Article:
• Highly flexible, work well in conjunction with many layouts
  • Cost effective
  • Can aid with zone and structure definition and room orientation
  • Can help create feelings of warmth and space for relaxation
  • Great for vertical visual information like cabinets and bookshelves


  • Specific uses don't offer much adaptability to change
  • Should not be used to completely light an office, computer screens or horizontal surfaces (desks)

Wall washers

Similar to spotlights, wall washers provide a broader, softer illumination for vertical surfaces. Ideal for recreation and break rooms, they provide a softer, more relaxed atmosphere.


  • Great for defining specific areas and orientation (corridors and paths etc)
  • Suitable for relaxing atmosphere of reading areas, recreation and breakout rooms


  • Not suitable for illuminating horizontal surfaces like desks, or visual surfaces like computers

Wall luminaires

Like their ceiling suspended counterparts, wall luminaires provide vertical light up and down, and are commonly used to orientate and define spaces, walkways and thoroughfares. Break areas and recreational zones benefit from warmer lamps, while conference and meeting areas can use cooler lamps to highlight interior design and draw attention to objects and presentations.


  • Ideal for spatial definition, defining thoroughfares and walkways
  • Coordinate with direct ceiling luminaires to create defined spaces that feel bigger than they are


  • Not suitable for workplace or task area illumination


Similar to spotlights but with less flexibility, downlights provide illumination straight down into specific work ones and portals.


  • Best used to illuminate specific task areas, particularly shared areas like printing stations
  • Suitable also for kitchens, reception areas and conference rooms
  • Great for defining space within open plan offices


  • Lighting task areas can be tricky. Consider dimmable options

The negative impact
of badly lit offices

The office should be a place where we thrive, but studies have shown there are a variety of negative impacts on health and productivity that arise from poorly designed and badly lit offices. A lack of appropriate lighting can impact task performance, while lack of adequate warmth has shown clear associations with performance accuracy. A study by Cornell University in America found that a change of only 5 degrees, from 25 to 20, resulted in almost 50% more mistakes.

The link between
lighting and productivity

For those of us that work predominantly inside of offices, a lack of natural lighting can negatively impact mood, lead to fatigue and poor productivity.

Making sure desks are positioned appropriately in regards to windows will help reduce glare. However, levels of sunlight change throughout the day, meaning natural lighting needs to be supplemented to ensure continued productivity and staff comfort.

Achieving the right level of light at all times of day in the office can be challenging. Lighting Deluxe recommends a minimum illuminance of 500 Lux (lx) for computer work. Higher illuminance provides better visual information processing, and up to 1000 Lux is considered stress free.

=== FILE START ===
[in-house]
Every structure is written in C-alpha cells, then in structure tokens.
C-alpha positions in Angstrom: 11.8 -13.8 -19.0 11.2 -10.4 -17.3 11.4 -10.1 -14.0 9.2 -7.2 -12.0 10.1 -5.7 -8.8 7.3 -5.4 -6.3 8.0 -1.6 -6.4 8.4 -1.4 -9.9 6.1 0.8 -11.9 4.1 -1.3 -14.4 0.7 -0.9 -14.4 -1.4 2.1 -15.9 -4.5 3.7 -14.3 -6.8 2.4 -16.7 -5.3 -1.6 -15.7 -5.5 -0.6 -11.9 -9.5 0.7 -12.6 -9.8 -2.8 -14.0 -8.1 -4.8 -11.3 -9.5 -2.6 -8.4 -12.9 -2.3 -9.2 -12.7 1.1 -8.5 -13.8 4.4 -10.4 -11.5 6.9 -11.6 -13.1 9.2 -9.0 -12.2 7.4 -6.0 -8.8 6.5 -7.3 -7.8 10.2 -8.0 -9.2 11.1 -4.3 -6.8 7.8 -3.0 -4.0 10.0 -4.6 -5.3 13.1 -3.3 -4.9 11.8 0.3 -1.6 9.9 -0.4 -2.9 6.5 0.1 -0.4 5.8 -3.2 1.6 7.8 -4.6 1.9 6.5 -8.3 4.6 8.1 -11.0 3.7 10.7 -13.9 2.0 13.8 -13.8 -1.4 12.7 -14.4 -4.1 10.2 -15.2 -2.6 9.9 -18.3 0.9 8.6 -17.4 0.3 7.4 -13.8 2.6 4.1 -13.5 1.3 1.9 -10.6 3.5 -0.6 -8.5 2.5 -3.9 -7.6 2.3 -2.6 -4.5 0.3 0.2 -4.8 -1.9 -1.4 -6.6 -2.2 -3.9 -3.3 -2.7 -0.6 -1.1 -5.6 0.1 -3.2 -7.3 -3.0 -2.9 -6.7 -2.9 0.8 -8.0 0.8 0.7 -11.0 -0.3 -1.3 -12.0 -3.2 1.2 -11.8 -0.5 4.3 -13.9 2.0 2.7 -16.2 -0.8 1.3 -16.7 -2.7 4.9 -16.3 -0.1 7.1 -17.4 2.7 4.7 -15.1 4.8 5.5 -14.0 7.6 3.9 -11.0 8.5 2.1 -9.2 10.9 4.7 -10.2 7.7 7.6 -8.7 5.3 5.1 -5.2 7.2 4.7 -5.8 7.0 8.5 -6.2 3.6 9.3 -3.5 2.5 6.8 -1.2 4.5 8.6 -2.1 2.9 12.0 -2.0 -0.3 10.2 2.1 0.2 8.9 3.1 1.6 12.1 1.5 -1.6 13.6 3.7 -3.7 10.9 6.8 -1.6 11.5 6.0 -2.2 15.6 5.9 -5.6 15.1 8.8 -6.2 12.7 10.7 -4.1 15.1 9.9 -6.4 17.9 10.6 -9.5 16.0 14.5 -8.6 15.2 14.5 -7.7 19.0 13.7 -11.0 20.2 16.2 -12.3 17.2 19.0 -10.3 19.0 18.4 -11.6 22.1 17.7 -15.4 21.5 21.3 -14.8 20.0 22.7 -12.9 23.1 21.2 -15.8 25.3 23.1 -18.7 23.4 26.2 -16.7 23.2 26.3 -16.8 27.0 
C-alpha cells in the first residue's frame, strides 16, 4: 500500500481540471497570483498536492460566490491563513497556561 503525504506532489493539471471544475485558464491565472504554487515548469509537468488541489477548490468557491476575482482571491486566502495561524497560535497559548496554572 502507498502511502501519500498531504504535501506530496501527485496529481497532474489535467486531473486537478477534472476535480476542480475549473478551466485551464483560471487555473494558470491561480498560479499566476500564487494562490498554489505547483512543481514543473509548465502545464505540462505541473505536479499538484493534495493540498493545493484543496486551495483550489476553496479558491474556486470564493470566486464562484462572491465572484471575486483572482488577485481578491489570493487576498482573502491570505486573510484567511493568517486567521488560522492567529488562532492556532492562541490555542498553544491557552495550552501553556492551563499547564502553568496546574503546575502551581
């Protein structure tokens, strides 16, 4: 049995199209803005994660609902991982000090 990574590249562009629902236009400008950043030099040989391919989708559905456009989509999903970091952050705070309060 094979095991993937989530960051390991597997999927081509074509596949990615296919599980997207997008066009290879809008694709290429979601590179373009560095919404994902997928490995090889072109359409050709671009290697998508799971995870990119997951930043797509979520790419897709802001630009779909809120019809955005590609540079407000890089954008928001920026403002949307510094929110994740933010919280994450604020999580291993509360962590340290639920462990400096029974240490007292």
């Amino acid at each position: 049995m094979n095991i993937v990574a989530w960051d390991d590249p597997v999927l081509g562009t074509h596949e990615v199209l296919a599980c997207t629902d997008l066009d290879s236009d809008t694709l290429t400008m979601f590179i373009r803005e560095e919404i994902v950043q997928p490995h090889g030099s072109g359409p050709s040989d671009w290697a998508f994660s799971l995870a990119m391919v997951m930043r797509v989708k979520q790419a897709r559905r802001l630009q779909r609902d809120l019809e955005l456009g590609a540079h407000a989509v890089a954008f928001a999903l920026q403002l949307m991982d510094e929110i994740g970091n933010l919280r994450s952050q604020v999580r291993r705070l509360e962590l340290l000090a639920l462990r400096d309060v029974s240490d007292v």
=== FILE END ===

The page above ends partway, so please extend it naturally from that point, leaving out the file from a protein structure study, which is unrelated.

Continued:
Using 3 layers of office lighting for better productivity

To design an effective lighting plan for your office, it helps to consider office lighting over three stages; start broadly with lighting the room, then define specific task areas, then light surfaces to create individual spaces within the office environment. This not only improves productivity, but creates sensible moods that reflect what is actually happening within zones around the office. For example, a boardroom will generally have bright lighting, whereas a quiet-zone might suit more subtle lighting.


If you’re installing lighting into a brand new office where the layout of the room remains unknown, lighting choices can be more general and flexible. Consider direct lighting from ceiling luminaires and direct or indirect lighting from pendant luminaires.

Types of lighting

  • Ceiling luminaires (direct and indirect)
  • Wall washers
  • Standing lamps and luminaires
  • Wall luminaires


Task area lighting fills the gap between work surface and room lighting. It's useful for rooms with several specific work areas, and can help define separate work spaces when designed in tandem with interior design and layout.

Types of lighting

  • Controlled task lighting
  • Spotlights
  • Downlights
  • Standing lamps


Work surface lighting provides more attention to detail for the illumination of specific work surfaces within task areas. Because it’s comprised mostly of portable table lamps and floor lights, work surface office lighting is quite flexible, and gives greater control to the individual when determining how to illuminate surfaces and work areas. This can help reduce glare-induced fatigue and provide better engagement with work materials over longer time periods.

Suspended, adjustable lighting is also used to light work surfaces, though it is less common as it is generally more expensive. Controlled task lighting can usually be controlled from the desk or via software.